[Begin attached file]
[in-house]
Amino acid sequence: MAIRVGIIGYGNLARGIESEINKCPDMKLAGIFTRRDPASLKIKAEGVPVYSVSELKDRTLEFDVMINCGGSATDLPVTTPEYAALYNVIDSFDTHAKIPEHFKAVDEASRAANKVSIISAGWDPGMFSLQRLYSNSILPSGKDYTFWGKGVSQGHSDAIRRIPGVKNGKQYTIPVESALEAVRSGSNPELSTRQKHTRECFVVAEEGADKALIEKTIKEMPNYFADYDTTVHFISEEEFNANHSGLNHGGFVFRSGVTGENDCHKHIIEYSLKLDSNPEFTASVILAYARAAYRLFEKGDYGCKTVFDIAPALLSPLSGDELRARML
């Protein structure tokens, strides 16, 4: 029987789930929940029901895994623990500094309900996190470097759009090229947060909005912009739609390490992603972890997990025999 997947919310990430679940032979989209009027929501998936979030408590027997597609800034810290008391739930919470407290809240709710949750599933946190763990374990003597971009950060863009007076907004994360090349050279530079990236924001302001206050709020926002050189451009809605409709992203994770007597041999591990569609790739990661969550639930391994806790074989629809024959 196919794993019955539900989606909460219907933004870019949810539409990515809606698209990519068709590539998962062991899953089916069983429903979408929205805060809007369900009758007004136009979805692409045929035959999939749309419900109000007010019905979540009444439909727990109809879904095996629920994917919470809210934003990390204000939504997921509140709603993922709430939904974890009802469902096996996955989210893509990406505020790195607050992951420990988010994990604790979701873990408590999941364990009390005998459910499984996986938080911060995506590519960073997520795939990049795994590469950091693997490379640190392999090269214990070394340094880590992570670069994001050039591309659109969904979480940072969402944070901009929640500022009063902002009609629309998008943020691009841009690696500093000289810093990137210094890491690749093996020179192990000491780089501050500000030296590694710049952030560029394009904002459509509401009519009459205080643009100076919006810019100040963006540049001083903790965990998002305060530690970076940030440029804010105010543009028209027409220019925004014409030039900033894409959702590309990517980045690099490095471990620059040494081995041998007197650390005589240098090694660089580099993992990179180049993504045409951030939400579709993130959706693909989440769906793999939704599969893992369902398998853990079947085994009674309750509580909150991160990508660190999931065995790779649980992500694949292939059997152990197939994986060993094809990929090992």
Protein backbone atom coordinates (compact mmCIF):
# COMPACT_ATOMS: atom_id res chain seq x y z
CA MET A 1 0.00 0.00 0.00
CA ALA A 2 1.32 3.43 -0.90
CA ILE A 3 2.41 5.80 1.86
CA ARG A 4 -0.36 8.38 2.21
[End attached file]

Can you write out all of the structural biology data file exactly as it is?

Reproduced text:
[in-house]
Amino acid sequence: MAIRVGIIGYGNLARGIESEINKCPDMKLAGIFTRRDPASLKIKAEGVPVYSVSELKDRTLEFDVMINCGGSATDLPVTTPEYAALYNVIDSFDTHAKIPEHFKAVDEASRAANKVSIISAGWDPGMFSLQRLYSNSILPSGKDYTFWGKGVSQGHSDAIRRIPGVKNGKQYTIPVESALEAVRSGSNPELSTRQKHTRECFVVAEEGADKALIEKTIKEMPNYFADYDTTVHFISEEEFNANHSGLNHGGFVFRSGVTGENDCHKHIIEYSLKLDSNPEFTASVILAYARAAYRLFEKGDYGCKTVFDIAPALLSPLSGDELRARML
């Protein structure tokens, strides 16, 4: 029987789930929940029901895994623990500094309900996190470097759009090229947060909005912009739609390490992603972890997990025999 997947919310990430679940032979989209009027929501998936979030408590027997597609800034810290008391739930919470407290809240709710949750599933946190763990374990003597971009950060863009007076907004994360090349050279530079990236924001302001206050709020926002050189451009809605409709992203994770007597041999591990569609790739990661969550639930391994806790074989629809024959 196919794993019955539900989606909460219907933004870019949810539409990515809606698209990519068709590539998962062991899953089916069983429903979408929205805060809007369900009758007004136009979805692409045929035959999939749309419900109000007010019905979540009444439909727990109809879904095996629920994917919470809210934003990390204000939504997921509140709603993922709430939904974890009802469902096996996955989210893509990406505020790195607050992951420990988010994990604790979701873990408590999941364990009390005998459910499984996986938080911060995506590519960073997520795939990049795994590469950091693997490379640190392999090269214990070394340094880590992570670069994001050039591309659109969904979480940072969402944070901009929640500022009063902002009609629309998008943020691009841009690696500093000289810093990137210094890491690749093996020179192990000491780089501050500000030296590694710049952030560029394009904002459509509401009519009459205080643009100076919006810019100040963006540049001083903790965990998002305060530690970076940030440029804010105010543009028209027409220019925004014409030039900033894409959702590309990517980045690099490095471990620059040494081995041998007197650390005589240098090694660089580099993992990179180049993504045409951030939400579709993130959706693909989440769906793999939704599969893992369902398998853990079947085994009674309750509580909150991160990508660190999931065995790779649980992500694949292939059997152990197939994986060993094809990929090992």
Protein backbone atom coordinates (compact mmCIF):
# COMPACT_ATOMS: atom_id res chain seq x y z
CA MET A 1 0.00 0.00 0.00
CA ALA A 2 1.32 3.43 -0.90
CA ILE A 3 2.41 5.80 1.86
CA ARG A 4 -0.36 8.38 2.21